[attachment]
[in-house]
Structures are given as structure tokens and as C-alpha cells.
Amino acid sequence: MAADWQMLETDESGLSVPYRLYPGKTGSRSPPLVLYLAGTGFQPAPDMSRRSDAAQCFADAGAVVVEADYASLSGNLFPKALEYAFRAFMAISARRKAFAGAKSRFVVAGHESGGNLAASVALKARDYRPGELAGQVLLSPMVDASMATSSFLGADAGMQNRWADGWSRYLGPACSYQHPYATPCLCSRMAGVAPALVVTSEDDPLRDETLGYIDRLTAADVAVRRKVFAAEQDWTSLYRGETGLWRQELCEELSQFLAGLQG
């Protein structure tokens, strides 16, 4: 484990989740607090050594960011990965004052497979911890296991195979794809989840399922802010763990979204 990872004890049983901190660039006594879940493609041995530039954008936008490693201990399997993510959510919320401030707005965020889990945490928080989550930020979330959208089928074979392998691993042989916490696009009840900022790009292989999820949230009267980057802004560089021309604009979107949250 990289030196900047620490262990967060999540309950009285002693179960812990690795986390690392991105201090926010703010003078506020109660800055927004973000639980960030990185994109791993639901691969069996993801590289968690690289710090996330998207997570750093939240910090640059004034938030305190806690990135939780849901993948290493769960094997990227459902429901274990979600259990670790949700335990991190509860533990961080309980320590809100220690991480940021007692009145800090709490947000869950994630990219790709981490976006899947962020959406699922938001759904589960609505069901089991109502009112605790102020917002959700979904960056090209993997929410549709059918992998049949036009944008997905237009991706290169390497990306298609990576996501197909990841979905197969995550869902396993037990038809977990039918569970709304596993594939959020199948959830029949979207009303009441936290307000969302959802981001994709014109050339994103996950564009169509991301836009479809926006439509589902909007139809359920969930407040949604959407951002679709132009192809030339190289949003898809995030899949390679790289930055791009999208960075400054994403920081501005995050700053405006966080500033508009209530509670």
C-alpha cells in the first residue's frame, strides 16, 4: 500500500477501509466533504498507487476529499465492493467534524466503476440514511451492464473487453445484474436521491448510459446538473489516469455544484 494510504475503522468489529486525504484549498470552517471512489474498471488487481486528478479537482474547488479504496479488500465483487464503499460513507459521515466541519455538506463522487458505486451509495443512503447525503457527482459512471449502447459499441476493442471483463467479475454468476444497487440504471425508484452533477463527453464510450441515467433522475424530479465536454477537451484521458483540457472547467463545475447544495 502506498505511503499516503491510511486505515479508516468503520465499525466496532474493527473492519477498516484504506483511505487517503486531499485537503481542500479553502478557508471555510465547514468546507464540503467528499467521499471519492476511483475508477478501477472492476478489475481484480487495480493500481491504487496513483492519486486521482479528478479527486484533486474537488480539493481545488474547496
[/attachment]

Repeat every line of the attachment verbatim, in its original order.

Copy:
[in-house]
Structures are given as structure tokens and as C-alpha cells.
Amino acid sequence: MAADWQMLETDESGLSVPYRLYPGKTGSRSPPLVLYLAGTGFQPAPDMSRRSDAAQCFADAGAVVVEADYASLSGNLFPKALEYAFRAFMAISARRKAFAGAKSRFVVAGHESGGNLAASVALKARDYRPGELAGQVLLSPMVDASMATSSFLGADAGMQNRWADGWSRYLGPACSYQHPYATPCLCSRMAGVAPALVVTSEDDPLRDETLGYIDRLTAADVAVRRKVFAAEQDWTSLYRGETGLWRQELCEELSQFLAGLQG
């Protein structure tokens, strides 16, 4: 484990989740607090050594960011990965004052497979911890296991195979794809989840399922802010763990979204 990872004890049983901190660039006594879940493609041995530039954008936008490693201990399997993510959510919320401030707005965020889990945490928080989550930020979330959208089928074979392998691993042989916490696009009840900022790009292989999820949230009267980057802004560089021309604009979107949250 990289030196900047620490262990967060999540309950009285002693179960812990690795986390690392991105201090926010703010003078506020109660800055927004973000639980960030990185994109791993639901691969069996993801590289968690690289710090996330998207997570750093939240910090640059004034938030305190806690990135939780849901993948290493769960094997990227459902429901274990979600259990670790949700335990991190509860533990961080309980320590809100220690991480940021007692009145800090709490947000869950994630990219790709981490976006899947962020959406699922938001759904589960609505069901089991109502009112605790102020917002959700979904960056090209993997929410549709059918992998049949036009944008997905237009991706290169390497990306298609990576996501197909990841979905197969995550869902396993037990038809977990039918569970709304596993594939959020199948959830029949979207009303009441936290307000969302959802981001994709014109050339994103996950564009169509991301836009479809926006439509589902909007139809359920969930407040949604959407951002679709132009192809030339190289949003898809995030899949390679790289930055791009999208960075400054994403920081501005995050700053405006966080500033508009209530509670």
C-alpha cells in the first residue's frame, strides 16, 4: 500500500477501509466533504498507487476529499465492493467534524466503476440514511451492464473487453445484474436521491448510459446538473489516469455544484 494510504475503522468489529486525504484549498470552517471512489474498471488487481486528478479537482474547488479504496479488500465483487464503499460513507459521515466541519455538506463522487458505486451509495443512503447525503457527482459512471449502447459499441476493442471483463467479475454468476444497487440504471425508484452533477463527453464510450441515467433522475424530479465536454477537451484521458483540457472547467463545475447544495 502506498505511503499516503491510511486505515479508516468503520465499525466496532474493527473492519477498516484504506483511505487517503486531499485537503481542500479553502478557508471555510465547514468546507464540503467528499467521499471519492476511483475508477478501477472492476478489475481484480487495480493500481491504487496513483492519486486521482479528478479527486484533486474537488480539493481545488474547496